Fender Johnny Marr Jaguar

I’VE ALWAYS FEARED JAGUARS. They look cool, but seem pretty wonky, and I’d heard all the stories about wrestling sounds from the recalcitrant buggers.
Publish date:
Updated on
Image placeholder title

I’VE ALWAYS FEARED JAGUARS. They look cool, but seem pretty wonky, and I’d heard all the stories about wrestling sounds from the recalcitrant buggers. So although I totally dig Johnny Marr’s guitar playing—and the fact his new Fender Johnny Marr Jaguar has a spectacular metallic-rust finish—I was pretty nervous about reviewing the beast. Well, shame on me. I feel like the subject of a song that could have been written by Marr’s former band, the Smiths: “Don’t You Feel Stupid When You Fear Things You Know Nothing About.” After playing the guitar at recording sessions, rehearsals, and gigs, the reality is that Marr’s turbo-charged Jaguar is a thing of beauty— cosmetically, ergonomically, and sonically.

Image placeholder title

Marr picked up an ailing Fender Jaguar during a 2005 songwriting session with Modest Mouse’s Isaac Brock, and fell in love with it. But even as he appreciated that the Jag forced him to avoid bluesy bits, pentatonic constructions, and heavy rock gestures, he dreamed of a more evolved iteration of the model. Working with Fender’s team, bouncing ideas off his former band mates in the Cribs, and conferring with his long-time guitar tech Bill Puplett, Marr re-imagined the Jag’s neck, body, bridge, pickups, switching system, and tremolo. A whole boatload of good came from the collaborations.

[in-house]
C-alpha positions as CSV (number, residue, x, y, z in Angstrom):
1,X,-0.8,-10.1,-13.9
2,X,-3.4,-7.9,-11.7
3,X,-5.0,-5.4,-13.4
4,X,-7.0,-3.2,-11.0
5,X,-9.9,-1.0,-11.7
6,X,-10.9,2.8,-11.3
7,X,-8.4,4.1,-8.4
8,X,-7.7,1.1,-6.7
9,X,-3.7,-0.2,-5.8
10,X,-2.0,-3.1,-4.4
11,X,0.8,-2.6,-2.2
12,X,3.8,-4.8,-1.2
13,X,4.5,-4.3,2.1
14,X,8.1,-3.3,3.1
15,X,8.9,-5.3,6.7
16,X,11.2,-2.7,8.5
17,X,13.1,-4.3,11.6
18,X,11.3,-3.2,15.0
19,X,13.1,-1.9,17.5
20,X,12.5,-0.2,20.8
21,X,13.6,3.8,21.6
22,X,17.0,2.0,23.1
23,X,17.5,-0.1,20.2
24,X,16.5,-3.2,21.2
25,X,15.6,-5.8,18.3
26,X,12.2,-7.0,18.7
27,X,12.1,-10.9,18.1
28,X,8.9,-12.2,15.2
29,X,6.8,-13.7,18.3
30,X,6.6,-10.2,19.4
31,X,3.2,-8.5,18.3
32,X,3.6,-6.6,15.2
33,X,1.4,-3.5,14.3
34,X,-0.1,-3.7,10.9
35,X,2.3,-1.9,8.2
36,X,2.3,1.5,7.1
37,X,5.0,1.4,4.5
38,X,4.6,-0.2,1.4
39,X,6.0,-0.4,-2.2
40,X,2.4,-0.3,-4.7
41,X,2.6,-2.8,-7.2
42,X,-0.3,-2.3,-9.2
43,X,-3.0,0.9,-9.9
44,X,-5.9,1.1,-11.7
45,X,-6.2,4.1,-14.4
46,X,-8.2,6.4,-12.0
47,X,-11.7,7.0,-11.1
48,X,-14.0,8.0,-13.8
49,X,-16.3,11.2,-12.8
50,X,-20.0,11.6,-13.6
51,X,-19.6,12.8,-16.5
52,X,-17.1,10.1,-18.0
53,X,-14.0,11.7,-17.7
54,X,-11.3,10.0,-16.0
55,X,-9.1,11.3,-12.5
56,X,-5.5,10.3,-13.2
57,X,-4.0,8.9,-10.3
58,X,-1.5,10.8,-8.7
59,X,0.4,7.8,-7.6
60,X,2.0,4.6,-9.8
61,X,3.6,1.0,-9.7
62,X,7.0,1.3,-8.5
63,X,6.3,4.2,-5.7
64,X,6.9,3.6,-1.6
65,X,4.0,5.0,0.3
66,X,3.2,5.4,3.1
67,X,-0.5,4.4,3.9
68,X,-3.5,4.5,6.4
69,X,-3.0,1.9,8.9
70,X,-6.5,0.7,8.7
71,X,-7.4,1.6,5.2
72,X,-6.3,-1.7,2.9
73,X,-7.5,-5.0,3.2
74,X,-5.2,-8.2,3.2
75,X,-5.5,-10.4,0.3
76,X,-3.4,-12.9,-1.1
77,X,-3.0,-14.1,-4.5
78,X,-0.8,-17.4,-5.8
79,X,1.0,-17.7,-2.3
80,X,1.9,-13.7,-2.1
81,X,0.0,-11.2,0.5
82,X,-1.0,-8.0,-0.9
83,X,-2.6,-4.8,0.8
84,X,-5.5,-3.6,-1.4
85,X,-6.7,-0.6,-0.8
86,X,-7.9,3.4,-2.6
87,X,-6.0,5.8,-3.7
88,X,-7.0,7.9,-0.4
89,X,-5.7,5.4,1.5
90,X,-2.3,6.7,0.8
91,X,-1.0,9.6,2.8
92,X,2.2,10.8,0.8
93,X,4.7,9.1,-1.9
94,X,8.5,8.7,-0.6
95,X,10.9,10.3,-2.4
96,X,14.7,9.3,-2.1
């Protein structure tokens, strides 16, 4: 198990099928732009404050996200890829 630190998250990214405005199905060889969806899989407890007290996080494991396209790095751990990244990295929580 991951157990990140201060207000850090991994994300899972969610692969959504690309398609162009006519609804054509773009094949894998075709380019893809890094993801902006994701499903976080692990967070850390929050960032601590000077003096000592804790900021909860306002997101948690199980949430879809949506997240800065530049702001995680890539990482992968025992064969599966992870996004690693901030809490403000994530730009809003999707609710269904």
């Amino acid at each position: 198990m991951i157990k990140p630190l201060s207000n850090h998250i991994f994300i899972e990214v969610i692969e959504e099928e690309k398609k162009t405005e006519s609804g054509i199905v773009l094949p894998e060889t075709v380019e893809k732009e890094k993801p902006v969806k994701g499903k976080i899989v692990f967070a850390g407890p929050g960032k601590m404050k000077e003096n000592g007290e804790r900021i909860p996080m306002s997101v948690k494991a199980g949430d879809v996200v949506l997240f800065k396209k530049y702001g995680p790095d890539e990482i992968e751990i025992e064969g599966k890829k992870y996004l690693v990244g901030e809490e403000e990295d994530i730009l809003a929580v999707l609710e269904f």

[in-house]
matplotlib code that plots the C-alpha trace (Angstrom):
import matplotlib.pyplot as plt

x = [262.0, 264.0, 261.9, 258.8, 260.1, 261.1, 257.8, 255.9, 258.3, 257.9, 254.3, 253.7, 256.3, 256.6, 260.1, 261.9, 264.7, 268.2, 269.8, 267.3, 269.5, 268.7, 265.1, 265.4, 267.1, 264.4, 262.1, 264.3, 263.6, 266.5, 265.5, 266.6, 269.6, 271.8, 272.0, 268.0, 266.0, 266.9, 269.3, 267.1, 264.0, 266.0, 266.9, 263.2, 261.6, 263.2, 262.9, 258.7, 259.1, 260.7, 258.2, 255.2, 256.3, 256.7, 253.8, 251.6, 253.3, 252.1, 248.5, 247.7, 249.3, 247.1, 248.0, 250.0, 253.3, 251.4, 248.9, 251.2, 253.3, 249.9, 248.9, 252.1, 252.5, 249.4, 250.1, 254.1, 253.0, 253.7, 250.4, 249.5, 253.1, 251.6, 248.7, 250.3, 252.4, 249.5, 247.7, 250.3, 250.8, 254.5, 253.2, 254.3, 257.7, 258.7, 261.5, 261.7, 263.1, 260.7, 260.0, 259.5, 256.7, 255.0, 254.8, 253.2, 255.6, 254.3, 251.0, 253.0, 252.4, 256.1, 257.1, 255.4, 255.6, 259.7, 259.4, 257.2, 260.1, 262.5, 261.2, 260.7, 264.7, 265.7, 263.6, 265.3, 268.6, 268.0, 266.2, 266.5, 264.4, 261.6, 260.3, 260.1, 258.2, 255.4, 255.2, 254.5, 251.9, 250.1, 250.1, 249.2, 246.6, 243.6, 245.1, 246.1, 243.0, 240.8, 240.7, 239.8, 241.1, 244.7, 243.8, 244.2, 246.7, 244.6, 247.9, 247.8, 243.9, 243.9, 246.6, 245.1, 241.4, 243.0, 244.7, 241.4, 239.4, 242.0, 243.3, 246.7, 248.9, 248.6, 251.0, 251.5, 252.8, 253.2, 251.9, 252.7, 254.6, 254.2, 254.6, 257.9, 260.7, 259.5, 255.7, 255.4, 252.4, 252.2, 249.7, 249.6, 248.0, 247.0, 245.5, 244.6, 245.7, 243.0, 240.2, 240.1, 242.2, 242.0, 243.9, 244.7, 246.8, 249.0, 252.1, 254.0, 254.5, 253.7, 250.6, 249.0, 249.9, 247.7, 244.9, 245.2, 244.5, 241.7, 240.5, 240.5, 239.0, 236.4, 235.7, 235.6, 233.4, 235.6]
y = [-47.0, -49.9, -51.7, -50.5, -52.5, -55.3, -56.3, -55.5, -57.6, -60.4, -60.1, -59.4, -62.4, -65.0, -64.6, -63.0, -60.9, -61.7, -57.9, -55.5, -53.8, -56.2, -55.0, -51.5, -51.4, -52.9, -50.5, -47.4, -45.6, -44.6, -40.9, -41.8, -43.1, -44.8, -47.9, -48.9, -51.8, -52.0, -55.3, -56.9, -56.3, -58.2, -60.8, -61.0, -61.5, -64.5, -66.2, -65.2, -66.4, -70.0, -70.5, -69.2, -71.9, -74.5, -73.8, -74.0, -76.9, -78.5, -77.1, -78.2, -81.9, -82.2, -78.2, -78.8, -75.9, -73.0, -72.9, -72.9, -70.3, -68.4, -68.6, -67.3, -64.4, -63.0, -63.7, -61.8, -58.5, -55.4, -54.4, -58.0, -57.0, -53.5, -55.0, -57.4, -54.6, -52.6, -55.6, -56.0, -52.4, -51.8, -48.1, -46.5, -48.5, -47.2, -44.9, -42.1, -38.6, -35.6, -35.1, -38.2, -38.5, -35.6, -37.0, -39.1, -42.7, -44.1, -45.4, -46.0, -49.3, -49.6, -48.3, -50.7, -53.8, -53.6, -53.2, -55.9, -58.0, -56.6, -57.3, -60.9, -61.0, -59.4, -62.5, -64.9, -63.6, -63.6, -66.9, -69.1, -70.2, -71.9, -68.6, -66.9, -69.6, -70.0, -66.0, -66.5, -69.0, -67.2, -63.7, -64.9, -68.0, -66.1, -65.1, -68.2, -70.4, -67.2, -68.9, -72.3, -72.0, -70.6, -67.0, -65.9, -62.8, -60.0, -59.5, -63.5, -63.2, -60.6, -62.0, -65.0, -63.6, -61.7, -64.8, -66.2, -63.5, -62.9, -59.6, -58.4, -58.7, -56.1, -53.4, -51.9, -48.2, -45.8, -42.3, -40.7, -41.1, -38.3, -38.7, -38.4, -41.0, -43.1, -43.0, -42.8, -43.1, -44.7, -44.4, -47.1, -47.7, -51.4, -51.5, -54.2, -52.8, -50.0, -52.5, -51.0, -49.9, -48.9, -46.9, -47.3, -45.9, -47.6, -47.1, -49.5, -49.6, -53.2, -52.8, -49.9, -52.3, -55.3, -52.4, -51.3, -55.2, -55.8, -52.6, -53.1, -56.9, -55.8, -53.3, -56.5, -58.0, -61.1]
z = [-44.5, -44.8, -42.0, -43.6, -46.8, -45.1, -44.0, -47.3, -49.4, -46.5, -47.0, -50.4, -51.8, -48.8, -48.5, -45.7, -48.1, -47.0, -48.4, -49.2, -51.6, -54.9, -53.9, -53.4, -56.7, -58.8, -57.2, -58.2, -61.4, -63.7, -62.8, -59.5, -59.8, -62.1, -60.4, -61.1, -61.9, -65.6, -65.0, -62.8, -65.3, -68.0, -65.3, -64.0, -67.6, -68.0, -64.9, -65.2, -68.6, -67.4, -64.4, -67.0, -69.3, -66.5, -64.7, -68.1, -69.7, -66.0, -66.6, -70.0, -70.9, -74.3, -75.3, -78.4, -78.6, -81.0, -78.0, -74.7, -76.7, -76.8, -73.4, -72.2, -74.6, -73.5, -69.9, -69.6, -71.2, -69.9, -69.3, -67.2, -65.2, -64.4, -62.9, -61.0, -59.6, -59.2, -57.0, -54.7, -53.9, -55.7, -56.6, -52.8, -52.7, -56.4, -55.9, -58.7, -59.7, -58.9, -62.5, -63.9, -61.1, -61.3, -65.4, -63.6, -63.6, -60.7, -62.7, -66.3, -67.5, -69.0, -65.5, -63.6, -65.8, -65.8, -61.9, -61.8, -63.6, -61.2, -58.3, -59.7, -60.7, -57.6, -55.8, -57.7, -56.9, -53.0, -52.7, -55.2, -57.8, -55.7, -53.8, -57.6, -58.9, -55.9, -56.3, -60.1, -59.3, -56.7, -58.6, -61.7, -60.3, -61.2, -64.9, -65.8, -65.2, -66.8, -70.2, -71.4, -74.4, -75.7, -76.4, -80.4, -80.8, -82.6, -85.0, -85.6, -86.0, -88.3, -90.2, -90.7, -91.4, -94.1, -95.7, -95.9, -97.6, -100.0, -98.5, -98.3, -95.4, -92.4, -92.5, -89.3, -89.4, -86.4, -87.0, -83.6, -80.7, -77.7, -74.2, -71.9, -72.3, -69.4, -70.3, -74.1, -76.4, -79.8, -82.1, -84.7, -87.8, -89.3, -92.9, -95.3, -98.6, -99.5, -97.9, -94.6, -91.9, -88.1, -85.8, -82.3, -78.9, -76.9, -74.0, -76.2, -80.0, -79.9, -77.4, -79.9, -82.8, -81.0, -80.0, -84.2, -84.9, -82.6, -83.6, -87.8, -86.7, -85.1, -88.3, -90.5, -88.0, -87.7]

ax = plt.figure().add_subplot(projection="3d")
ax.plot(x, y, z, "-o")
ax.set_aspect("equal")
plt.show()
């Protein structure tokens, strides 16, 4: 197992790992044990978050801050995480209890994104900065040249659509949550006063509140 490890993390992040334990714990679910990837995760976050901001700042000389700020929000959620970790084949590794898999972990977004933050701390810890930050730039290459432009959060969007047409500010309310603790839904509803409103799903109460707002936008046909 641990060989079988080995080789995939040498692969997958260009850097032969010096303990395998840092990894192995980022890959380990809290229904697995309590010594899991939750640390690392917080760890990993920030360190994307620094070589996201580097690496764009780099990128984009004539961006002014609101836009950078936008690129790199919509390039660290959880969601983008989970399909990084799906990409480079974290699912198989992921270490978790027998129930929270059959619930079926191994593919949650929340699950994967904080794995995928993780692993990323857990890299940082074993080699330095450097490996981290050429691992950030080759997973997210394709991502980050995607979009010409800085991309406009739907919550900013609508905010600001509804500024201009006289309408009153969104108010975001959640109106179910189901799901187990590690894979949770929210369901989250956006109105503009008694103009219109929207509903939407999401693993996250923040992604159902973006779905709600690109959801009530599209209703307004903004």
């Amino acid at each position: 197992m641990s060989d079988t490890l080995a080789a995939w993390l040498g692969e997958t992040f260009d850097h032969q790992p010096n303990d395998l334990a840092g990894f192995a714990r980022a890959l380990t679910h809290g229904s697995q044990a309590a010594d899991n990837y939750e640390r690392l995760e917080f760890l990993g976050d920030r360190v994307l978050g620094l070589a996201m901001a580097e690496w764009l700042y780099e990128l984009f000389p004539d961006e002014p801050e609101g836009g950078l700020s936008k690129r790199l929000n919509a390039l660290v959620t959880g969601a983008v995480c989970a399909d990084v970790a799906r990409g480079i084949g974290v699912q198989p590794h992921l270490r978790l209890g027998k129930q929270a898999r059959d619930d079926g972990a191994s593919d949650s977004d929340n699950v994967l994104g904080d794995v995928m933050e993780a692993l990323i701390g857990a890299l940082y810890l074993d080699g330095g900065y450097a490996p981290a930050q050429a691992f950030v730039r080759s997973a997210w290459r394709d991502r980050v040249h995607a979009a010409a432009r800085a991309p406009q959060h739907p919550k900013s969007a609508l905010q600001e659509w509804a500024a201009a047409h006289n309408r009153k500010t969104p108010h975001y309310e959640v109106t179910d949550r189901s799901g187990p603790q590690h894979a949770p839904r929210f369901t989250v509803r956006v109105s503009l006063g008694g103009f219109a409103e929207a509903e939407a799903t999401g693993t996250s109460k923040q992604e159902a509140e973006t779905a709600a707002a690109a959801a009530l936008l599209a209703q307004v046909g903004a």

While the Marr may look like a twee, arty guitar, you could toss it into the hands of the macho action heroes starring in The Expendables 2 and see damage done—not to the Jag, but to the bad guys. It’s tough. The refreshed body contours (copied from a 1954 Strat) hug your torso nicely whether you are sitting, standing, or leaping across stages. I loved the Marr’s wider neck (based on a ’65 Jag), which felt amazing, and didn’t induce any playing fatigue. Although the tremolo looks delicate, it exhibited no slack, was responsive in a Bigsby-like way, and returned to pitch accurately. The Marr’s fit-and-finish is awesome, with just a slightly off-kilter pickup selector plate thwarting absolute perfection. While classic Jags were either loved or loathed for their quirky switches, the Marr’s 4-position pickup selector (which includes a neck-and-bridge-in-series position that delivers a humbucker-like response and a boost in output level) and two high- pass switches are easy to use, and produce a wealth of timbres, from chunky lows to sweet mids and airy highs.

Now, the Marr Jaguar does mess with you if crave high-gain saturation. In fact, it kind of dares you to get beyond any- thing but gritty. I dug the challenge, and, like Marr himself, I was grateful the guitar nudged me out of my comfort zones. It forced me to craft cleaner, stranger, and more precise parts that worked best with the guitar’s dry, low-output articulation. I must salute the brilliance of a model that plays so well, but simultaneously challenges you to evolve, adapt, and get more inventive. As such, it’s a near mirror image of its creator.